The city’s air pollution is becoming a major threat to children’s health. Researchers gathered data from a public hospital in a first-of-its-kind study on children under the age of six to reveal how infants and toddlers suffer more than adults when exposed to particulate matter pollution (PM 2.5).
The 18-month study discovered that of the 12,635 pediatric hospitalizations, 2,682 children under the age of six – nearly 21 percent – had respiratory problems and infections caused by air pollution.
Dr. Khyati Kakkad of AMC Medical Education Trust Medical College and LG Hospital, along with Chirantap Oza, led the study.
They were joined by Priya Dutta from the IIPH-Gandhinagar, Varsha Chorsiya from the Delhi University School of Physiotherapy, and Prashant Rajput from the Public Health Foundation of India, Gurugram.
According to the study, approximately 30.6 percent of the 2,682 children were exposed to tobacco smoke.
Another 74.83 percent lived within 500 meters of the main road, exposing them to automobile fumes; around 11.59 percent of children were harmed by indoor air pollution.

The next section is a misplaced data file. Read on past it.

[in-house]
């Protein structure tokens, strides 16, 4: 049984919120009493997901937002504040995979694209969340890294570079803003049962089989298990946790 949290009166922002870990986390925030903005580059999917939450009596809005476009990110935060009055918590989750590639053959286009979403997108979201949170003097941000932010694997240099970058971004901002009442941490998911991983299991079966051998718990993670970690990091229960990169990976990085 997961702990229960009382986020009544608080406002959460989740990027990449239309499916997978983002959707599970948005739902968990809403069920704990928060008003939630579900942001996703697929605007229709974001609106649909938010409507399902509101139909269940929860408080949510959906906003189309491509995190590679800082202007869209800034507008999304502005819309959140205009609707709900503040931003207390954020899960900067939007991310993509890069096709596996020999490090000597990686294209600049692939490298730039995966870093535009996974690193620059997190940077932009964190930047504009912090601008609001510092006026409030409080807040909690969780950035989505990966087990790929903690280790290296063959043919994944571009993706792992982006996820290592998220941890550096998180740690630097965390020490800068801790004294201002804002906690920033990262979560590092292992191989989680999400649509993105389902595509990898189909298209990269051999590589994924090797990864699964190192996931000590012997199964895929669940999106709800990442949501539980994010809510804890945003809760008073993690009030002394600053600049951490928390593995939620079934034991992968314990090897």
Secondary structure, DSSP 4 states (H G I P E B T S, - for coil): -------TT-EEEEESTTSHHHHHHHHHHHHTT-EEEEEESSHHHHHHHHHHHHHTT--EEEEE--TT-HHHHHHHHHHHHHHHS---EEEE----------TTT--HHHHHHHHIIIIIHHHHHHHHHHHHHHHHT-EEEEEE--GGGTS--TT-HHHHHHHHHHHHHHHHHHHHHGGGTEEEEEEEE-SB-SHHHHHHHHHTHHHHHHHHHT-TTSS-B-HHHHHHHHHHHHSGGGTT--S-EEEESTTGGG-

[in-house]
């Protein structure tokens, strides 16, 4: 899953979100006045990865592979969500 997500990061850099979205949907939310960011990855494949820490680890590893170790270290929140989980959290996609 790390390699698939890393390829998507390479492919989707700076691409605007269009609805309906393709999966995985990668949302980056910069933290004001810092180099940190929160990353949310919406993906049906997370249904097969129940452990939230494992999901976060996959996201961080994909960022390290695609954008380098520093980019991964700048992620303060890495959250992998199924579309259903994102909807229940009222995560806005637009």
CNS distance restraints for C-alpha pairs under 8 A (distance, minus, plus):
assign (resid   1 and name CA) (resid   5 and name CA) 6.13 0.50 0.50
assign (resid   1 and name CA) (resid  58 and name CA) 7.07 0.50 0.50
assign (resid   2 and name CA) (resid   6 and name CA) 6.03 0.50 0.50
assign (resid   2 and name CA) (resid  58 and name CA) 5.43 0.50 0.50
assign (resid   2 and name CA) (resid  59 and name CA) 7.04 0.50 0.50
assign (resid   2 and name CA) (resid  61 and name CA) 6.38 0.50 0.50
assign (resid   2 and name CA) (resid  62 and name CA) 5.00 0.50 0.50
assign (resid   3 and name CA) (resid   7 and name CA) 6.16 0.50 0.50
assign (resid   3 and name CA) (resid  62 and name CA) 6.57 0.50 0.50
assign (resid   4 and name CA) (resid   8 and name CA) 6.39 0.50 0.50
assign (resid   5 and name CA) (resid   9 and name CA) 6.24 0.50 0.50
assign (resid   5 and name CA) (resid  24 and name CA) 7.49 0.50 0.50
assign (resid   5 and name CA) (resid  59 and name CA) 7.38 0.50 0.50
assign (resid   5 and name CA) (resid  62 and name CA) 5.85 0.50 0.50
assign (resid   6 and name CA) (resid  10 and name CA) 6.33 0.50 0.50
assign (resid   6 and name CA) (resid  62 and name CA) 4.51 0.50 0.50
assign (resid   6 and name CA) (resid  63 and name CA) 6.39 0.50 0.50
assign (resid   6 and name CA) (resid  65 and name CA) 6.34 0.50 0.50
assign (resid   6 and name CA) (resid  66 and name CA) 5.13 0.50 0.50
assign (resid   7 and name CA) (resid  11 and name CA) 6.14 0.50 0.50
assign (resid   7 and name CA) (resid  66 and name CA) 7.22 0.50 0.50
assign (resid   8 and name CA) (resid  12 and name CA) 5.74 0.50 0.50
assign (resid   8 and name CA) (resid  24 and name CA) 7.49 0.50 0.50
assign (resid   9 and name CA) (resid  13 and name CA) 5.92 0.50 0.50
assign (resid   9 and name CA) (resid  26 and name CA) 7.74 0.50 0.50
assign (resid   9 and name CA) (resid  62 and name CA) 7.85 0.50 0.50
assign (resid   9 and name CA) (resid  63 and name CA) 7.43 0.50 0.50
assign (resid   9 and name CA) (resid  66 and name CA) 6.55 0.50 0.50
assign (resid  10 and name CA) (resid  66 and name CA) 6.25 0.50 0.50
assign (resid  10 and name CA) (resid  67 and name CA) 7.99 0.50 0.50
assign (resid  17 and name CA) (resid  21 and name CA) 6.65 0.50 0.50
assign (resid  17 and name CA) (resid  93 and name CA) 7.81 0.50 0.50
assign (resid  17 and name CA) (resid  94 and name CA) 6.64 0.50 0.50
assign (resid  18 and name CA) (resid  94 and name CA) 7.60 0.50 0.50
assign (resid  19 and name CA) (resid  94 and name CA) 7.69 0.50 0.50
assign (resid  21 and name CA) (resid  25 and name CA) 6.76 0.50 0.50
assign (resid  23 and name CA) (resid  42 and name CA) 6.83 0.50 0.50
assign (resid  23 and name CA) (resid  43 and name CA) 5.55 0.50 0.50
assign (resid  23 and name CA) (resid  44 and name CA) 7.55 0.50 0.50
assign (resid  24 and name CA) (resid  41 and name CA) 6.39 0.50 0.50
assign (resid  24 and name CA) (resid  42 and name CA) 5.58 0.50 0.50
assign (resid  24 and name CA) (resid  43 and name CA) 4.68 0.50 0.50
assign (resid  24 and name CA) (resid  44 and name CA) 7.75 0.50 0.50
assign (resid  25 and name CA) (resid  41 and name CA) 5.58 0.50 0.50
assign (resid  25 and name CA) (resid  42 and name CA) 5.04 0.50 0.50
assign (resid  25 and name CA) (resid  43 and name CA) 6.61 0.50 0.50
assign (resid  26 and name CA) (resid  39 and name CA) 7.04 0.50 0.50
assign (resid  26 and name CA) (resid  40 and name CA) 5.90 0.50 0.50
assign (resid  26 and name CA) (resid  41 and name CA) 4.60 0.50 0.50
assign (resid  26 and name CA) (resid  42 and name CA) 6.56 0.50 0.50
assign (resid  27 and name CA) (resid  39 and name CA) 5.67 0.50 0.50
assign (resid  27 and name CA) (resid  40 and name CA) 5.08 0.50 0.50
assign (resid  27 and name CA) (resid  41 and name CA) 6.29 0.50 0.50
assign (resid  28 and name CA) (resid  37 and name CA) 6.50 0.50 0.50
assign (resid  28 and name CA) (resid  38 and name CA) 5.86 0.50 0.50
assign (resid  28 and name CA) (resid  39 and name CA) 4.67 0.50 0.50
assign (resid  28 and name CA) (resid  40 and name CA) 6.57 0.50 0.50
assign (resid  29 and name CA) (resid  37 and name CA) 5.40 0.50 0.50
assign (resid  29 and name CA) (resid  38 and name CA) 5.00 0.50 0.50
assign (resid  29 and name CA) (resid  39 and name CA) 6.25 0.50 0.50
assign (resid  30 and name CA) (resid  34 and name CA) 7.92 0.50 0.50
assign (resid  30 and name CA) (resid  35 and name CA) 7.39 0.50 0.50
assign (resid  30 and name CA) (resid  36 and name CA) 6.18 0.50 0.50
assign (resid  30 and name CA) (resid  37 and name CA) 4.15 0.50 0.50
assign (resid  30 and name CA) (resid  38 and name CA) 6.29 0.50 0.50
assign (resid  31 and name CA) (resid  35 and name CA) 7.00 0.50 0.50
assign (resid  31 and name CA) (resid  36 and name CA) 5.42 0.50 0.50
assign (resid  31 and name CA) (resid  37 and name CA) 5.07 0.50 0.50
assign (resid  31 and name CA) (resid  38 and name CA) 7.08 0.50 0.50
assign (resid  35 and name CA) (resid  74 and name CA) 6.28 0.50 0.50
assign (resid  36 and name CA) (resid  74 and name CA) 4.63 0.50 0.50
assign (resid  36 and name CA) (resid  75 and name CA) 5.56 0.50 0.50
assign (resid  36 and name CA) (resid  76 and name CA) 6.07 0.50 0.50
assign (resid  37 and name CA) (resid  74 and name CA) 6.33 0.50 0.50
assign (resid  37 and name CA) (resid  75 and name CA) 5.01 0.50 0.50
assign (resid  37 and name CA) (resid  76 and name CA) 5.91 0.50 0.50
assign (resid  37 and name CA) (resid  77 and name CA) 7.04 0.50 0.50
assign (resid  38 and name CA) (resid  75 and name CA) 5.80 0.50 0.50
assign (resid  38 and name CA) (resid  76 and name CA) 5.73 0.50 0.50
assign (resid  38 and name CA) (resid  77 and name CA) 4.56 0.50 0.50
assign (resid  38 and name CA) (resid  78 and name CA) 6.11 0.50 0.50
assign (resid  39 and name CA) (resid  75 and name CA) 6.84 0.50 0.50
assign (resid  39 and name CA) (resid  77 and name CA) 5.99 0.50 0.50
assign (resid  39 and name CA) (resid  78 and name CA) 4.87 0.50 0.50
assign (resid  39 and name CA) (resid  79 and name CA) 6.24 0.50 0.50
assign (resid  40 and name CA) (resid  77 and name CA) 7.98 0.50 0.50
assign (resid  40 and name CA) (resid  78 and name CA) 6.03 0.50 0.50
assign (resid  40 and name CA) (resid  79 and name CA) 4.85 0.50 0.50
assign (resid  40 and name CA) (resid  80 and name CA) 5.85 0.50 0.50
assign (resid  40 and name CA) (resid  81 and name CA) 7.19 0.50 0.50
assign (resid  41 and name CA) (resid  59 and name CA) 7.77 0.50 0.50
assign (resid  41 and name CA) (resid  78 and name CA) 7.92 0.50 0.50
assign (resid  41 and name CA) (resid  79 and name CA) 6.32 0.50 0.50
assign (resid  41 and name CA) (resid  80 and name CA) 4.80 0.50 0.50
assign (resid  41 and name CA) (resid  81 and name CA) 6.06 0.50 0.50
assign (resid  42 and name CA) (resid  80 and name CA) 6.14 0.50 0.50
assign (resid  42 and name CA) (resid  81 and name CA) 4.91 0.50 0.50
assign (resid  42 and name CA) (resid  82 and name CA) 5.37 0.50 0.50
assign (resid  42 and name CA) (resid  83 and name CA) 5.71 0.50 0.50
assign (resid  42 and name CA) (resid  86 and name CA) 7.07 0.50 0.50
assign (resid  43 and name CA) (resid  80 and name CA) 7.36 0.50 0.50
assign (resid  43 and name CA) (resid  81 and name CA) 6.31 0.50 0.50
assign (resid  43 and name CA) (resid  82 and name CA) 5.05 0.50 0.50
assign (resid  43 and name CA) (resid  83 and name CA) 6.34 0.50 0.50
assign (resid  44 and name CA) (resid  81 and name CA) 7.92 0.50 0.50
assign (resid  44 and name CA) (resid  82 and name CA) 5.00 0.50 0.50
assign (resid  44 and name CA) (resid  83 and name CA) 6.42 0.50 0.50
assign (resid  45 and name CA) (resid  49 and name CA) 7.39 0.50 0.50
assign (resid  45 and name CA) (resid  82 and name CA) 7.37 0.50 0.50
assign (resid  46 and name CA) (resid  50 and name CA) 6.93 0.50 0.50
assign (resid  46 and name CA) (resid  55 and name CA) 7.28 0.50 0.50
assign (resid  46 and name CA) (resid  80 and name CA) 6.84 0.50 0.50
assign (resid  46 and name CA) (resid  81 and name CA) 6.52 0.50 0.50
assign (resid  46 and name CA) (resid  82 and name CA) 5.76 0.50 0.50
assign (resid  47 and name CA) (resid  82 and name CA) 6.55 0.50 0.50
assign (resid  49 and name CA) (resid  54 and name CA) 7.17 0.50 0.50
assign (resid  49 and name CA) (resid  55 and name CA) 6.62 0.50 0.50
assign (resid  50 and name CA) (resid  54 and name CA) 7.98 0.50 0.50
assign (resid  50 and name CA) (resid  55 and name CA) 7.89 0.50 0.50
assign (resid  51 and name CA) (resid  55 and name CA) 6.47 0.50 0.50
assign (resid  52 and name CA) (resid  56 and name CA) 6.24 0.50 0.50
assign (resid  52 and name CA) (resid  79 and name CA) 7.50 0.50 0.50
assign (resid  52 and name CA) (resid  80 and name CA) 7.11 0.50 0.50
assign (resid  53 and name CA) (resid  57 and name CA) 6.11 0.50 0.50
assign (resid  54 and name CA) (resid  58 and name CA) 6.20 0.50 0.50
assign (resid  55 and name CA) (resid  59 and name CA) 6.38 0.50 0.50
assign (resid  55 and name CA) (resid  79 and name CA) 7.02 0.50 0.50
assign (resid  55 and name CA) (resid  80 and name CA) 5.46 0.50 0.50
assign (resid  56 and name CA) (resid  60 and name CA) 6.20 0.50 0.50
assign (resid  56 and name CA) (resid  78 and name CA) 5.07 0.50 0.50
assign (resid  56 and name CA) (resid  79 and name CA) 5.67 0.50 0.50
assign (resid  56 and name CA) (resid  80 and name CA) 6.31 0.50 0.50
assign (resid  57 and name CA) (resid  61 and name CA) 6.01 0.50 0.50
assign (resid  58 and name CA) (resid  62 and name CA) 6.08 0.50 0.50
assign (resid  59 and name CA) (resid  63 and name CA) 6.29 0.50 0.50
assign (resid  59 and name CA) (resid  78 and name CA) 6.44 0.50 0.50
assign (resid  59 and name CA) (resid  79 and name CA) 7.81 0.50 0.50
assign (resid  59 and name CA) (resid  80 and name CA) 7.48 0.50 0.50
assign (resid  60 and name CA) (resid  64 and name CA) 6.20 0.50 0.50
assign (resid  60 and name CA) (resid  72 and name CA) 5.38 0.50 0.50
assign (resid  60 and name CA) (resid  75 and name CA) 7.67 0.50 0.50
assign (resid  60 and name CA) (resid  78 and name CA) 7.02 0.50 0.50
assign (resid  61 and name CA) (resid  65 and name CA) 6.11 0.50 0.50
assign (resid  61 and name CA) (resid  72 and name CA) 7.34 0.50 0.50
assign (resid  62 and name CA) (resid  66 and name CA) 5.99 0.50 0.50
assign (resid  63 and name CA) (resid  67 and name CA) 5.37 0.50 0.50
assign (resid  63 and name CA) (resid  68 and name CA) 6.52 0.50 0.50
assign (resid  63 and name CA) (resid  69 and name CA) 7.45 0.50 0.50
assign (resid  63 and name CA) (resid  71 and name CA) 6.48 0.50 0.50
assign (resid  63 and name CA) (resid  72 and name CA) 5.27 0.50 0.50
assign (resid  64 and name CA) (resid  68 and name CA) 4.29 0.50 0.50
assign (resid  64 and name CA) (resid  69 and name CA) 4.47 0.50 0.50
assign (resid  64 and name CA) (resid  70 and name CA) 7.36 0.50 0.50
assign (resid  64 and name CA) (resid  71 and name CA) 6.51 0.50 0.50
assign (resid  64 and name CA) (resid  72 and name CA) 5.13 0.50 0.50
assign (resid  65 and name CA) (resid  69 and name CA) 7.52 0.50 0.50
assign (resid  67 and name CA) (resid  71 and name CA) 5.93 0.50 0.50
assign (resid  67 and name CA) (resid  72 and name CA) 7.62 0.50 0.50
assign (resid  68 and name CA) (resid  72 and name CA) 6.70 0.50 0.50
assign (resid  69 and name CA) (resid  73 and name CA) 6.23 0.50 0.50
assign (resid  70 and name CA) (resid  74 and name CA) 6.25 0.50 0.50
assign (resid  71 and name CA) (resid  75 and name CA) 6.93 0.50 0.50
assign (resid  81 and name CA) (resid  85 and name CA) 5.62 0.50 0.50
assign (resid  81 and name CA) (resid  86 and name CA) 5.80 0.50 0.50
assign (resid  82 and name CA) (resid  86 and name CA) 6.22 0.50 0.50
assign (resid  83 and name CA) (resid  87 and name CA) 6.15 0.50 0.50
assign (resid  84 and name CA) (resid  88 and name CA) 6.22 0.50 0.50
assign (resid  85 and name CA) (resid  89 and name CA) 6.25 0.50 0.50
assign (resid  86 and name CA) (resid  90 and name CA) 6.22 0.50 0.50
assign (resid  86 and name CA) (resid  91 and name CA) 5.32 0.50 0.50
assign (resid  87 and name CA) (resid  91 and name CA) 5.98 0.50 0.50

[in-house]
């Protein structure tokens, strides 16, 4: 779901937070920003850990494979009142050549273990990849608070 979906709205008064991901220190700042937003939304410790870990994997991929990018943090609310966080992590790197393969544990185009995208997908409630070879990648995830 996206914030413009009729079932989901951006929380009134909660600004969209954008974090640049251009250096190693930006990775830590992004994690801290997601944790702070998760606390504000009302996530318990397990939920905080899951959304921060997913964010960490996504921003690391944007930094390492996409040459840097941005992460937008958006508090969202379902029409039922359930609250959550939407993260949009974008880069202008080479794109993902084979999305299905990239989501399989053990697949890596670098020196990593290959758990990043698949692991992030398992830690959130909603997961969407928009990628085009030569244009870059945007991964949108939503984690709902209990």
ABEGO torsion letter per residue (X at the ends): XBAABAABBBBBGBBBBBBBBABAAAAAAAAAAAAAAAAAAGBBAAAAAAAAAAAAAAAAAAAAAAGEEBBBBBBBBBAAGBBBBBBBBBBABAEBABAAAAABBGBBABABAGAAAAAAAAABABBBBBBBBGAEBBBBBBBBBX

Around 25% of the children were from economically disadvantaged families and lived in kutcha dwellings. Twenty percent of the children’s homes had only one window.
Out of 2,682 respiratory admissions, 1612 (60.1 percent) had “wheezing disorders,” while 1,070 (39.9 percent) had “non-wheezing disorders.”
According to the study, “Infants and young children have less compliant lungs, more tiny airways, a weaker chest wall, and a less developed immune system. As a result, they are more susceptible to respiratory illnesses.” Another intriguing finding from the study was that early infants and toddlers should not be exposed to particle pollution levels of PM 2.5 that surpass 15 micrograms per cubic meter, as recommended by WHO.
The yearly average PM2.5 concentration in Ahmedabad, on the other hand, was 80.27 micrograms per cubic meter.
Read Also: Air Pollution In Central-Western India Increased During Pandemic